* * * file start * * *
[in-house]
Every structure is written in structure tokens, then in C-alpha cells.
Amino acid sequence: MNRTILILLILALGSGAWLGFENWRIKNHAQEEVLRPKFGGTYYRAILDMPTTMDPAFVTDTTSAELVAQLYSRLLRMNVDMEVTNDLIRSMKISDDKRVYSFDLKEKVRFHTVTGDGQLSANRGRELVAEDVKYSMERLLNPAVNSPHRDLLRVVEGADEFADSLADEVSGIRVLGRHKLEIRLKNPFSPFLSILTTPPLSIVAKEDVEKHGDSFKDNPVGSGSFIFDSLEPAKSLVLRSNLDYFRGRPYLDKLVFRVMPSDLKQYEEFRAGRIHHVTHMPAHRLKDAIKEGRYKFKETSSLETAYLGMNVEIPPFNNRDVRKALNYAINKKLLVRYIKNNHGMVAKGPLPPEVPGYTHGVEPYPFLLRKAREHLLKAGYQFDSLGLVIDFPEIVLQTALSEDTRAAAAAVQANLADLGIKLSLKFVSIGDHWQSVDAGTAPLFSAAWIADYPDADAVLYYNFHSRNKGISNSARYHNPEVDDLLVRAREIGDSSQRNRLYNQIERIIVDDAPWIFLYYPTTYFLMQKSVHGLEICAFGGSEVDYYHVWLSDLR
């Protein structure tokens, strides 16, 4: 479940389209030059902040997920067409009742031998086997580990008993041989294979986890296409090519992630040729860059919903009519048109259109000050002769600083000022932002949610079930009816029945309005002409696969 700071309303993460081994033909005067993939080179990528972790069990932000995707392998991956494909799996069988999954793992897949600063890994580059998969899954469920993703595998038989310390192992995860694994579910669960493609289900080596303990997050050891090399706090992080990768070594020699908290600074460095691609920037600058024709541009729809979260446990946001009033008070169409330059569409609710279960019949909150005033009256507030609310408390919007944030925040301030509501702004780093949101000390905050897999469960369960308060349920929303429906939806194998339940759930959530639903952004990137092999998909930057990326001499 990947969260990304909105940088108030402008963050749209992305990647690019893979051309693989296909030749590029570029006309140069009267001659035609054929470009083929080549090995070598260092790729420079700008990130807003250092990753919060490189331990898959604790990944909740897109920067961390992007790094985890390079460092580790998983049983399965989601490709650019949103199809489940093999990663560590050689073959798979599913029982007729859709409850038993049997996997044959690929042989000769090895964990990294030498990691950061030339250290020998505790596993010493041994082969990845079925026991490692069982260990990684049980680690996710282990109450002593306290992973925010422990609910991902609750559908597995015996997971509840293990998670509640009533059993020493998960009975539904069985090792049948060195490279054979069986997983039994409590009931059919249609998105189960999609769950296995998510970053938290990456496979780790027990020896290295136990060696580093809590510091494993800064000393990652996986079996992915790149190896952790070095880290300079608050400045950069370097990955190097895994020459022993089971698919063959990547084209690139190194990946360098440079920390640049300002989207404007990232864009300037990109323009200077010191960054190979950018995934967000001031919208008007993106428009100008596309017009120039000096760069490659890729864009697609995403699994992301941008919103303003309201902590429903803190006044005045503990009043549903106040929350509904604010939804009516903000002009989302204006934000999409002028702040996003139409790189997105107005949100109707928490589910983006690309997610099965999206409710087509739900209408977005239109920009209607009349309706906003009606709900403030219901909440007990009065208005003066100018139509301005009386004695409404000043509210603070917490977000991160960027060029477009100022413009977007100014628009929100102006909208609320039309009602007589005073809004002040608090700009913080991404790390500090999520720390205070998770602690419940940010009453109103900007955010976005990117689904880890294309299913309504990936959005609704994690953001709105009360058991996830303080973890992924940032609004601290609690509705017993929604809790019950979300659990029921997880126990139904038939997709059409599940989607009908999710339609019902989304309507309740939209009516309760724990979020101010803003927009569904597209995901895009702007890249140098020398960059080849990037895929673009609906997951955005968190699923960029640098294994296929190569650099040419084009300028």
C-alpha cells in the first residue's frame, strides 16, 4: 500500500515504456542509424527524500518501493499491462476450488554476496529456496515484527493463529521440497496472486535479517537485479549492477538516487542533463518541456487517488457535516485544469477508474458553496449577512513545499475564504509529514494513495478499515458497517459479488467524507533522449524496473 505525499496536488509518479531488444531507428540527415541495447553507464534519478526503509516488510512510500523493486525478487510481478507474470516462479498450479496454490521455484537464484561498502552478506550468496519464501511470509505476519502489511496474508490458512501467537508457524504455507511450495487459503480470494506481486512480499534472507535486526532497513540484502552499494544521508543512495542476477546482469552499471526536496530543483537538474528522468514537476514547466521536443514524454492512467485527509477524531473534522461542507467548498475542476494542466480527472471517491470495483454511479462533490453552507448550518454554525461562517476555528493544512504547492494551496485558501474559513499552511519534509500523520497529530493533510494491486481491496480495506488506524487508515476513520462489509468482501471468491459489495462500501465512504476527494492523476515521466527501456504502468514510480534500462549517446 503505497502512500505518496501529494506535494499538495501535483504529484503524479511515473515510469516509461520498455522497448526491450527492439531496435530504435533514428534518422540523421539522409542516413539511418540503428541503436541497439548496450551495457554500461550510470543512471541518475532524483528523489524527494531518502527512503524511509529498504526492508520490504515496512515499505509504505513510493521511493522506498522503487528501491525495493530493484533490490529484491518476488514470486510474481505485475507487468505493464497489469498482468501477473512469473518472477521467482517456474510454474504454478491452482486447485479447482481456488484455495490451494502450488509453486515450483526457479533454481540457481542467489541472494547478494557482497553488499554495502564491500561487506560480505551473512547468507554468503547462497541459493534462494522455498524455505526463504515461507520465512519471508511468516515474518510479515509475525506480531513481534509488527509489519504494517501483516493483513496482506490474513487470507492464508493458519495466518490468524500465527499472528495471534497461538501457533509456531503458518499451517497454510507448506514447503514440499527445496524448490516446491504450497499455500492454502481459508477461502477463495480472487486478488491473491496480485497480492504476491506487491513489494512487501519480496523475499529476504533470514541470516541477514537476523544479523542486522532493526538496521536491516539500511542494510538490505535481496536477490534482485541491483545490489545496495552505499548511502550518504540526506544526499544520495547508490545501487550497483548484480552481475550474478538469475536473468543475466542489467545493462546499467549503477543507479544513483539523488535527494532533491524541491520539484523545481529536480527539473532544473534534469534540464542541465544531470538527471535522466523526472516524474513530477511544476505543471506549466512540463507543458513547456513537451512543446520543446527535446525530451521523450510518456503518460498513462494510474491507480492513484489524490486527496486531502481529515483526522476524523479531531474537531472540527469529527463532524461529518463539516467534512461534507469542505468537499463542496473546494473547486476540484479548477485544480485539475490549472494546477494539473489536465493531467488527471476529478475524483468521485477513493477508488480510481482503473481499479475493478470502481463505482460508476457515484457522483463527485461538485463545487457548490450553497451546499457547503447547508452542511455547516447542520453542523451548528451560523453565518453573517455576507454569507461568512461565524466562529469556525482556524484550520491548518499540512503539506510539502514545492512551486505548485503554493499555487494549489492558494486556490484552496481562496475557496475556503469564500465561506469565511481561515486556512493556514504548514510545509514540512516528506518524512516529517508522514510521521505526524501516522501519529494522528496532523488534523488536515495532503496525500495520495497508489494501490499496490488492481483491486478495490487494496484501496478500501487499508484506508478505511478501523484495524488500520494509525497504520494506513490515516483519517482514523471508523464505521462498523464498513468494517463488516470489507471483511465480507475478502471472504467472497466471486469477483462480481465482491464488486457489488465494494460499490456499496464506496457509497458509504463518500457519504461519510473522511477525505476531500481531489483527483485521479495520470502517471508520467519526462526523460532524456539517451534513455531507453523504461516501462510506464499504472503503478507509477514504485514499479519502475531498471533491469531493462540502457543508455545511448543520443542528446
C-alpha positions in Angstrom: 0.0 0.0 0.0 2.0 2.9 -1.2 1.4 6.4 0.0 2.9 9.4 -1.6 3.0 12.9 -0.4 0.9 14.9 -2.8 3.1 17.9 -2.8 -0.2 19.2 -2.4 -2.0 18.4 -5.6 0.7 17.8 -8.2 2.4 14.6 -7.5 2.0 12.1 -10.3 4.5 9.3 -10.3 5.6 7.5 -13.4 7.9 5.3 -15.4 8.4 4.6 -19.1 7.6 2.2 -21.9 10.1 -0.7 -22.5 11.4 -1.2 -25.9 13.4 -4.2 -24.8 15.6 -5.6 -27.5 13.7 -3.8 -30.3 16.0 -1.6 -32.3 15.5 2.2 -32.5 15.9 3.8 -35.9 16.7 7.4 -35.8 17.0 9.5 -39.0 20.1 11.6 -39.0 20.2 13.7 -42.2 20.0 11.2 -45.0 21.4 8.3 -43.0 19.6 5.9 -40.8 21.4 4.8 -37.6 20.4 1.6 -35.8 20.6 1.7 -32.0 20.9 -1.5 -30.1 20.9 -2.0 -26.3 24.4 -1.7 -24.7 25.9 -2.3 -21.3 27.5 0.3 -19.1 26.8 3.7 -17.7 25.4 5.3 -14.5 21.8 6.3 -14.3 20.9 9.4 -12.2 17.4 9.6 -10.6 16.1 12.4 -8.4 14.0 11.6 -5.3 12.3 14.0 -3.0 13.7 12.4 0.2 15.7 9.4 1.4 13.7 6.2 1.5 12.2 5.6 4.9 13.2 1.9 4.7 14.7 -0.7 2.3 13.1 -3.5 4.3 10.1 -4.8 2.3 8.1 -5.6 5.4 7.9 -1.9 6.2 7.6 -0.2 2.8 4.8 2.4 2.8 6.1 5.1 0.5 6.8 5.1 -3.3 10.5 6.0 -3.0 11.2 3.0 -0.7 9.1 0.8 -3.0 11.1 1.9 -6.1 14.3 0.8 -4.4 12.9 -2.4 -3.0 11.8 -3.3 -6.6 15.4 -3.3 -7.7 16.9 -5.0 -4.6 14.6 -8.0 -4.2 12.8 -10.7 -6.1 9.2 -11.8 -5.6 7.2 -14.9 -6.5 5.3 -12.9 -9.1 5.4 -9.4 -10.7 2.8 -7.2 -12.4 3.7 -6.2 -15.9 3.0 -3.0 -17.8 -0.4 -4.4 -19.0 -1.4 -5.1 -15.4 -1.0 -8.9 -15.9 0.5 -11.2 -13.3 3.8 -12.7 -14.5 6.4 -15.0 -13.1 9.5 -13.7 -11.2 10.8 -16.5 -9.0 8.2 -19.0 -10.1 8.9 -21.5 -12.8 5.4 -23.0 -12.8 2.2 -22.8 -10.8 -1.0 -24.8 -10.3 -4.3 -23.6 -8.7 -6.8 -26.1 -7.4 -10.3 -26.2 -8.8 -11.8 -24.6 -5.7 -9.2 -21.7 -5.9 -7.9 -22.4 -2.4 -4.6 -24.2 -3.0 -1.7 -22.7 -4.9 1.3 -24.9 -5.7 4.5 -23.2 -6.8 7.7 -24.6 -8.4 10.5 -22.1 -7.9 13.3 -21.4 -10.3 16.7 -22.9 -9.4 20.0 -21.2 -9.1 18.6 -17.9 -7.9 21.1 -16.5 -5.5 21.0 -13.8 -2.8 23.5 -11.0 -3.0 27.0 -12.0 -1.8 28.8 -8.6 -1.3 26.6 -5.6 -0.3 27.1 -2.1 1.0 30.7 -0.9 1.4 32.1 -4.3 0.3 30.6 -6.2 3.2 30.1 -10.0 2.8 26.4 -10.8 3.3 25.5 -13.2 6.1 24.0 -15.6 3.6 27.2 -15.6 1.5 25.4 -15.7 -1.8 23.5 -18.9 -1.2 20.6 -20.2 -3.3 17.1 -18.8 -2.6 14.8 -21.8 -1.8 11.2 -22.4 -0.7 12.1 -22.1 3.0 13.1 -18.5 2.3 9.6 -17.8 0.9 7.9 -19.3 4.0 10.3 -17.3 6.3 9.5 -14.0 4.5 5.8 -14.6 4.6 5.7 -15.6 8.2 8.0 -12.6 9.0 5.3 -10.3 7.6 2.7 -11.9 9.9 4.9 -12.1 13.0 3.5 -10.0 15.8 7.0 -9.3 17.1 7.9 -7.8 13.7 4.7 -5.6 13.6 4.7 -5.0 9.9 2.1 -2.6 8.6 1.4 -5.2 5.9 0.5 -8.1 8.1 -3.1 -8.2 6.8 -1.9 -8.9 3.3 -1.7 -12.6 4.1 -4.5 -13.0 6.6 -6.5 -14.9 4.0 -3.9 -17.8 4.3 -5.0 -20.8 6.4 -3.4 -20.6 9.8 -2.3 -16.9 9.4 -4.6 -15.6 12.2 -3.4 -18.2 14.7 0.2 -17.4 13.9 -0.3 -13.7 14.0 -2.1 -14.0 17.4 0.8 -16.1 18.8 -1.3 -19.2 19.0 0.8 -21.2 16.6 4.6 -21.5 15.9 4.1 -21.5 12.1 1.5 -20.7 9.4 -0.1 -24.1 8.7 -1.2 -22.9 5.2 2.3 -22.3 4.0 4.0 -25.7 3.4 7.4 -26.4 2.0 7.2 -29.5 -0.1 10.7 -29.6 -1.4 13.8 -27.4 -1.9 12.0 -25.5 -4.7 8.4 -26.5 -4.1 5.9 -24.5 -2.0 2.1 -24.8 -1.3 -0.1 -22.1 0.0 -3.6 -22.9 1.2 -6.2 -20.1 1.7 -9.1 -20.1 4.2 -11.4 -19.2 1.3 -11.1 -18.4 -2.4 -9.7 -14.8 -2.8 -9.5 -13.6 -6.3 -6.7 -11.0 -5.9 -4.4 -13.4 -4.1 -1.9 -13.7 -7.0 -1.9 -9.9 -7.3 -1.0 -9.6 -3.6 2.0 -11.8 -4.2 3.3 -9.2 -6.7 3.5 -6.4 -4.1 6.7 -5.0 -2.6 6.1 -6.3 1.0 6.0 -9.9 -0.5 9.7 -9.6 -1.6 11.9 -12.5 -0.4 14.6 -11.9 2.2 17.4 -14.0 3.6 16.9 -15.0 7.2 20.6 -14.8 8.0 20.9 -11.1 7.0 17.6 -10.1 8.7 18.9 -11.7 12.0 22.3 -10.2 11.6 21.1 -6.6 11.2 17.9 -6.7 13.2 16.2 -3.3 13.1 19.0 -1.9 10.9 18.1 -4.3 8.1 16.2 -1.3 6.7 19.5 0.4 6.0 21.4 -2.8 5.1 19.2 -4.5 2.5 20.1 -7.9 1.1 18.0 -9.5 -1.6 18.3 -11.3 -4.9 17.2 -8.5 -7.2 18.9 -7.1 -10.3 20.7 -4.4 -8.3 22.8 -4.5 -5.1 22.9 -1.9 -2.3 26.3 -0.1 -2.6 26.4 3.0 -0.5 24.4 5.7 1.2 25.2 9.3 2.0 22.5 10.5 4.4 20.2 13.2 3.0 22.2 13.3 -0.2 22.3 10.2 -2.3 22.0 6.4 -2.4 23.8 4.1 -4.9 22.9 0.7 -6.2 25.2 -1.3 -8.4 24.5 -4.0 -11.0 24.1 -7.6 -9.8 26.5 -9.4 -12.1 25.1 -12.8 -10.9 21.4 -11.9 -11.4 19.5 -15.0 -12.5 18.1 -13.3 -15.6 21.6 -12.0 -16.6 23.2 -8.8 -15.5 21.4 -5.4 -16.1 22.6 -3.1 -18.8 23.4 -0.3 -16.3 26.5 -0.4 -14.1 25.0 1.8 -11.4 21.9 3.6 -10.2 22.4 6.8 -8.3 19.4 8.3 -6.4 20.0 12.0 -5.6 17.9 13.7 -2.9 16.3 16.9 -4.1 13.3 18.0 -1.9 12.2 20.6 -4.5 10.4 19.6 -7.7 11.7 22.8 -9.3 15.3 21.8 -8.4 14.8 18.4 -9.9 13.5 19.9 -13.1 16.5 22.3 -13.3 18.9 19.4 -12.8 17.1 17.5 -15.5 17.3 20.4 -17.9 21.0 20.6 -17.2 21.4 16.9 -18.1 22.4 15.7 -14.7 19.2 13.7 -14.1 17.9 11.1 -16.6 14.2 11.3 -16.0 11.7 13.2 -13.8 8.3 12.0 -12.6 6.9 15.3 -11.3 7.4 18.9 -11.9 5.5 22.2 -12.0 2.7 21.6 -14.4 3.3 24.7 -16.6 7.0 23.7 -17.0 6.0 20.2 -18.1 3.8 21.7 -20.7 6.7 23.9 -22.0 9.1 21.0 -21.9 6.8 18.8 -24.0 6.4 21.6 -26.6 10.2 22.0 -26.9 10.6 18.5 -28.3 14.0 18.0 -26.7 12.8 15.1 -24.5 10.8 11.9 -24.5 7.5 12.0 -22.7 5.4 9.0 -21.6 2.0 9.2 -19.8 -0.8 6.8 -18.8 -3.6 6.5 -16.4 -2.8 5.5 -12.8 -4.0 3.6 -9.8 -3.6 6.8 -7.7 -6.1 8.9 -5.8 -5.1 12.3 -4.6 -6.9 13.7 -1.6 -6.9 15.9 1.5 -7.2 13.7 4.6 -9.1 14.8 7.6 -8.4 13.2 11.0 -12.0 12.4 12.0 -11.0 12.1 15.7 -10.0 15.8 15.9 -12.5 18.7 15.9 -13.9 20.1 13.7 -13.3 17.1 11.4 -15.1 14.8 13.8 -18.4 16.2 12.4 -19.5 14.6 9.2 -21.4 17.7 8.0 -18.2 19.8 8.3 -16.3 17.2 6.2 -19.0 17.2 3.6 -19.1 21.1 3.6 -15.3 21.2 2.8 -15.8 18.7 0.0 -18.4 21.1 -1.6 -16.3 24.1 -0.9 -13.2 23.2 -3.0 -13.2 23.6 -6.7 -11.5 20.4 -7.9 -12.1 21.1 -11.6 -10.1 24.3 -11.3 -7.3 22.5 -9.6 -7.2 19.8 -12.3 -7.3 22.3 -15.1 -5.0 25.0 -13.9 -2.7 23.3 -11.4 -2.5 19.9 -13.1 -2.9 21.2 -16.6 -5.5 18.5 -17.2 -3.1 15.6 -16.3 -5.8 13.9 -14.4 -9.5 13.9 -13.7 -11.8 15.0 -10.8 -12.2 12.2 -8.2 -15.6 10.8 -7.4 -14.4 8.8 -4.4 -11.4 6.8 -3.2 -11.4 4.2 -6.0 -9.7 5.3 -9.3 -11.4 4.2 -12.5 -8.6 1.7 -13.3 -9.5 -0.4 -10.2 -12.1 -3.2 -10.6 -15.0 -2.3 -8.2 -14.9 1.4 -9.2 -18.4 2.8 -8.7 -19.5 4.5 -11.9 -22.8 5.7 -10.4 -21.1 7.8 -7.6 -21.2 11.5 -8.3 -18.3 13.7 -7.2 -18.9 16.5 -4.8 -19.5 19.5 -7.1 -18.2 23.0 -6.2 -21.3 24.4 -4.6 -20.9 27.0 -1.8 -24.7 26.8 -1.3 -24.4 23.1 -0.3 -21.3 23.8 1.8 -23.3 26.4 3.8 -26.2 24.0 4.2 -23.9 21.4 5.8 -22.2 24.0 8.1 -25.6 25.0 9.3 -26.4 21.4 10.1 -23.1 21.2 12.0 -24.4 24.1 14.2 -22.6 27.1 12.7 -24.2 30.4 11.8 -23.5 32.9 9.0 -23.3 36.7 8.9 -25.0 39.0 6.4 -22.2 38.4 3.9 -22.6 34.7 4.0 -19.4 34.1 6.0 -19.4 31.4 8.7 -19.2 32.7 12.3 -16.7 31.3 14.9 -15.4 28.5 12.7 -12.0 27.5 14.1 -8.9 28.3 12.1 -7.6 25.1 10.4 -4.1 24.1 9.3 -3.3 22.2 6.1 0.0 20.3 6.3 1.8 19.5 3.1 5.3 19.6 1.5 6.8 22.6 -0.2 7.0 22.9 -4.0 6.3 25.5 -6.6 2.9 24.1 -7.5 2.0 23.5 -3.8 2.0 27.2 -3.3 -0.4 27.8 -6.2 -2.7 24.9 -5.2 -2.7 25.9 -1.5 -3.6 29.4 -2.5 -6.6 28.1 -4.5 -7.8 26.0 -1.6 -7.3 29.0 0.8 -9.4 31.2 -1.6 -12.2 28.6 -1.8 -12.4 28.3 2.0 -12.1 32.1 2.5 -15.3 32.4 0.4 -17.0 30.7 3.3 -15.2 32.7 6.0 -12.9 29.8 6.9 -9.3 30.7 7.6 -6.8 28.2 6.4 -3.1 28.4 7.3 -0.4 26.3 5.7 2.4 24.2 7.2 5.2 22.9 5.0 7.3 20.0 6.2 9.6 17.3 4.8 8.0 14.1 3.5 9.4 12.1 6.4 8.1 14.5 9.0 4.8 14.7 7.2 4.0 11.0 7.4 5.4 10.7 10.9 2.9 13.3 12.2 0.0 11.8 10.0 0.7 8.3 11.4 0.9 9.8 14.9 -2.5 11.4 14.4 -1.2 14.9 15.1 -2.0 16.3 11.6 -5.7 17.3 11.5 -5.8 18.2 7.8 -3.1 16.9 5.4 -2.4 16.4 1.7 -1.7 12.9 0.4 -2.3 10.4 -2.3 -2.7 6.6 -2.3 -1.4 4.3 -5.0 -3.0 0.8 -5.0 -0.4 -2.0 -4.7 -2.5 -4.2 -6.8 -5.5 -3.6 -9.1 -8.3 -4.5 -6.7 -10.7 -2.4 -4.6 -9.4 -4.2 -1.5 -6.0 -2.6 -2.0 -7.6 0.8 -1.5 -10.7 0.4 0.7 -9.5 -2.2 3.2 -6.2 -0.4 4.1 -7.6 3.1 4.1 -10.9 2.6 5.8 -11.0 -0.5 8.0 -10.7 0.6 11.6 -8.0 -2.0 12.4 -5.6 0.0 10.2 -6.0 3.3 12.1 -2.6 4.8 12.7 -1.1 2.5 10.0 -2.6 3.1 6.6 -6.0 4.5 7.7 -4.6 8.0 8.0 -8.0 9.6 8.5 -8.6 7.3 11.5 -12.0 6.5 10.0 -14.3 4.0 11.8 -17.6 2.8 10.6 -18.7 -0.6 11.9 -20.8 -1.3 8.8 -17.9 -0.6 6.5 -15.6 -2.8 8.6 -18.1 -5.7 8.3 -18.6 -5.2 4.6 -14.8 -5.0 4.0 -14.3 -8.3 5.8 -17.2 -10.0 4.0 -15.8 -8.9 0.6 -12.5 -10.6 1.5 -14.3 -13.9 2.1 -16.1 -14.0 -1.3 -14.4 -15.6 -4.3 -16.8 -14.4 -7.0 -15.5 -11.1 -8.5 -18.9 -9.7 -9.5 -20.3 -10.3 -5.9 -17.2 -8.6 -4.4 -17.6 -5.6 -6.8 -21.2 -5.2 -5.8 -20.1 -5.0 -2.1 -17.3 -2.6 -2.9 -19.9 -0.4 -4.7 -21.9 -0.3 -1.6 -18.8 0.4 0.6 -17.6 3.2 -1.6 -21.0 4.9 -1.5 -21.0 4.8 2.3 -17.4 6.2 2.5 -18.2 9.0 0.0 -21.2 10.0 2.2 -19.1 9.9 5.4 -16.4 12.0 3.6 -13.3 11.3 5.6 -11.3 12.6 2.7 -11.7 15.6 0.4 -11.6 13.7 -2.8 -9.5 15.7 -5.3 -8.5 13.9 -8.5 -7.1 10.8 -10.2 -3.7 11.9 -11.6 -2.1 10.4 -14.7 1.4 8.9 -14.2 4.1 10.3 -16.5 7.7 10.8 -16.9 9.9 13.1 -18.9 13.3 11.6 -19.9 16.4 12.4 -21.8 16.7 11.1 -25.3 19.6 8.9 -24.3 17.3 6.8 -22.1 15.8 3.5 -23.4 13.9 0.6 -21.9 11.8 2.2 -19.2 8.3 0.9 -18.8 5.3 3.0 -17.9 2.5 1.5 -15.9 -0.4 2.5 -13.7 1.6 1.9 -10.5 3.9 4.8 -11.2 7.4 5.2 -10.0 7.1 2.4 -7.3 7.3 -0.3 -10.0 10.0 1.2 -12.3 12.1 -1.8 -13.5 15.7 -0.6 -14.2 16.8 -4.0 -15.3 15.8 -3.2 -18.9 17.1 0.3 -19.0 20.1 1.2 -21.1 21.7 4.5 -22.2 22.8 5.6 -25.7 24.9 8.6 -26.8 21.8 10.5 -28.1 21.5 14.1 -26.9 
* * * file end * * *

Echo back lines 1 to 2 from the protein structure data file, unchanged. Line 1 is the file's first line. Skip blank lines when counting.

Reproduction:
[in-house]
Every structure is written in structure tokens, then in C-alpha cells.